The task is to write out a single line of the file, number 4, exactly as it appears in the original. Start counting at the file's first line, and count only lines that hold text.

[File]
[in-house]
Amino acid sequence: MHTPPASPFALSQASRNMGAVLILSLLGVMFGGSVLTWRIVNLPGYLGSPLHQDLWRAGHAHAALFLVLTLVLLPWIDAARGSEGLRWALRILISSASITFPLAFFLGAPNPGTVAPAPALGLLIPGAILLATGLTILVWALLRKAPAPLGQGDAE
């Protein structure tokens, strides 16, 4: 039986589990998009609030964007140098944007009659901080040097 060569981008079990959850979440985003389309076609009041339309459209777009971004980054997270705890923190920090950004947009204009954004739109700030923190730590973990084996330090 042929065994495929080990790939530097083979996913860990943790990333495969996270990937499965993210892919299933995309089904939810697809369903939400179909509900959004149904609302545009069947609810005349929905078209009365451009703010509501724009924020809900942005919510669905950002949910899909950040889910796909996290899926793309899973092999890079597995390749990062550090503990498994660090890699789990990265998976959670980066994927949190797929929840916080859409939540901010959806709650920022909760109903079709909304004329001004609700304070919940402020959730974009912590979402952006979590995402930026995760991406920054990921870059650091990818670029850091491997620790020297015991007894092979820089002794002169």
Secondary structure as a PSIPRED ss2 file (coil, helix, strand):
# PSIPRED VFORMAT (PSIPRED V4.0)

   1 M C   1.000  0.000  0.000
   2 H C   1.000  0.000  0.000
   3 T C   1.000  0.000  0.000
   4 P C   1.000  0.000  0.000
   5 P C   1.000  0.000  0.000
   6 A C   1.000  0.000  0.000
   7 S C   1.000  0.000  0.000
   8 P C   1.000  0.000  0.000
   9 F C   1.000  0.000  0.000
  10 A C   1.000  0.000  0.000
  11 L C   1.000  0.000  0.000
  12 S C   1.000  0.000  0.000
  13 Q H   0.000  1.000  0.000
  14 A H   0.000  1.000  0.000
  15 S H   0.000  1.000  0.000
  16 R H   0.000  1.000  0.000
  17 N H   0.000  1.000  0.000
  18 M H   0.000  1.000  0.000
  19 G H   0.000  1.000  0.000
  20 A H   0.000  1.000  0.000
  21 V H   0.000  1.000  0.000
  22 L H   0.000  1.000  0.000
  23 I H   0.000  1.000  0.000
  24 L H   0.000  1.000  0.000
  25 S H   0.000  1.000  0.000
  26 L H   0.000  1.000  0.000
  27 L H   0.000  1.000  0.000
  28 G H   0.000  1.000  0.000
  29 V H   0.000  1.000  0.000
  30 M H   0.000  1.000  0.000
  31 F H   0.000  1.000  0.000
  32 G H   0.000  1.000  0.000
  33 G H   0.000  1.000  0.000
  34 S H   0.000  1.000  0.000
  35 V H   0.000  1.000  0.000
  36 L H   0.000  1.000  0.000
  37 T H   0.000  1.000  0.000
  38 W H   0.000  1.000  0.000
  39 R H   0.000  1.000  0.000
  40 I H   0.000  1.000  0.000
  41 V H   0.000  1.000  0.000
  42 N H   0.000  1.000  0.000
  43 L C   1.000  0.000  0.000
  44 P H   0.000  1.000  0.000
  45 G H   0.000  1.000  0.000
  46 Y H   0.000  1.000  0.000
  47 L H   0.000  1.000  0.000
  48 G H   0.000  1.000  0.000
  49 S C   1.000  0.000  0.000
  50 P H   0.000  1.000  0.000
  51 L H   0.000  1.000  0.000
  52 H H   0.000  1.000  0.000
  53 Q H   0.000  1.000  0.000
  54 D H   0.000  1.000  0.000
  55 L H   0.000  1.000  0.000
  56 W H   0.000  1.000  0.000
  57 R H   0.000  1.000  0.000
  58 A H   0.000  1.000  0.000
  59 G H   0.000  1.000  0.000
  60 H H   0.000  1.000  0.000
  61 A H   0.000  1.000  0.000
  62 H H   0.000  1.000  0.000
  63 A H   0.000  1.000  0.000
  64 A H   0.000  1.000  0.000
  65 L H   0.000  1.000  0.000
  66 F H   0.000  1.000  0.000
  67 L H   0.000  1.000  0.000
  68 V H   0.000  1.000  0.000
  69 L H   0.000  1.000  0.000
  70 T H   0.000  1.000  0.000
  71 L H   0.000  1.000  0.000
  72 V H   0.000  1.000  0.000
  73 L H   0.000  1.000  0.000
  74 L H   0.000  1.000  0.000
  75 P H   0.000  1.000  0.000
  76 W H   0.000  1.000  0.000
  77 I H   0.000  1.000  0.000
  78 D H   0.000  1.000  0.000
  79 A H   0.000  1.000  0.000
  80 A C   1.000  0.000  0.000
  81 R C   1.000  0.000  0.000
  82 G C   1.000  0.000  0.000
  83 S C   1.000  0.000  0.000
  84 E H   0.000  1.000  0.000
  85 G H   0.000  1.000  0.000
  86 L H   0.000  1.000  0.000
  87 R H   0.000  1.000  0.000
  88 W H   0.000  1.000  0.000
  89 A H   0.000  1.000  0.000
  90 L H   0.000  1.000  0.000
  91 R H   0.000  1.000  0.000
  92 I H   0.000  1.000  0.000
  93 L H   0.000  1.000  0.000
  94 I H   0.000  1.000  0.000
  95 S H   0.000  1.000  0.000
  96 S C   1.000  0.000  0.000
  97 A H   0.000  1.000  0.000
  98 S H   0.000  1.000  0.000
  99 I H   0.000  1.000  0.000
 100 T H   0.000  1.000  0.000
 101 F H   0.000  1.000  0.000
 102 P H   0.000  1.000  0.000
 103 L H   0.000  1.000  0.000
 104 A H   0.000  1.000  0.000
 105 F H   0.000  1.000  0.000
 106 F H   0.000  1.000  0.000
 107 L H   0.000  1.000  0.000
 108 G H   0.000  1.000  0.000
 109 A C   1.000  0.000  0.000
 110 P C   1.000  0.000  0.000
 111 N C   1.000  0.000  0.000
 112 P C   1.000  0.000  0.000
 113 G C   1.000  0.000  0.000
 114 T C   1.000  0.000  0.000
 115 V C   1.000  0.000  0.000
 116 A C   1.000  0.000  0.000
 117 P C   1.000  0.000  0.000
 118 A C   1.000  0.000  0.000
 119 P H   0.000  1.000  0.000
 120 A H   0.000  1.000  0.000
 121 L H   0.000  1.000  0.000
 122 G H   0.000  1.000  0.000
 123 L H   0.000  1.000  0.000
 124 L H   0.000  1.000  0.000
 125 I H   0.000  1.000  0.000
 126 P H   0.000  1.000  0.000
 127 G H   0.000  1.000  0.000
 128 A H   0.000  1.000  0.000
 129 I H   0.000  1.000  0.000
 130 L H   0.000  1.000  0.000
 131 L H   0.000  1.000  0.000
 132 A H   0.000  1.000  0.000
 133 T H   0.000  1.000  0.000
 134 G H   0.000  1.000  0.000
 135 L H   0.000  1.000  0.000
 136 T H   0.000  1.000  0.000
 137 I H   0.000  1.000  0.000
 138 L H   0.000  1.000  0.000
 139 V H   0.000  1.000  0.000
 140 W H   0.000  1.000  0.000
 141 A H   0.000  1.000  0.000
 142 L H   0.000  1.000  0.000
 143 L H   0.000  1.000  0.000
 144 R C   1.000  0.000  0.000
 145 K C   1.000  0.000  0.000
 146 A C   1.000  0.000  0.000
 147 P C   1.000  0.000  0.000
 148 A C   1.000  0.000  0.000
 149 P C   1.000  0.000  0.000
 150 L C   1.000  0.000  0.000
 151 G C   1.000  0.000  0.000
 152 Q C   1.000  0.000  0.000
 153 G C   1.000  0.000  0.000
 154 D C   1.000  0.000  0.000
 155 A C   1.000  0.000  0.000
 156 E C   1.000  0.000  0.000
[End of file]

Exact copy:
Secondary structure as a PSIPRED ss2 file (coil, helix, strand):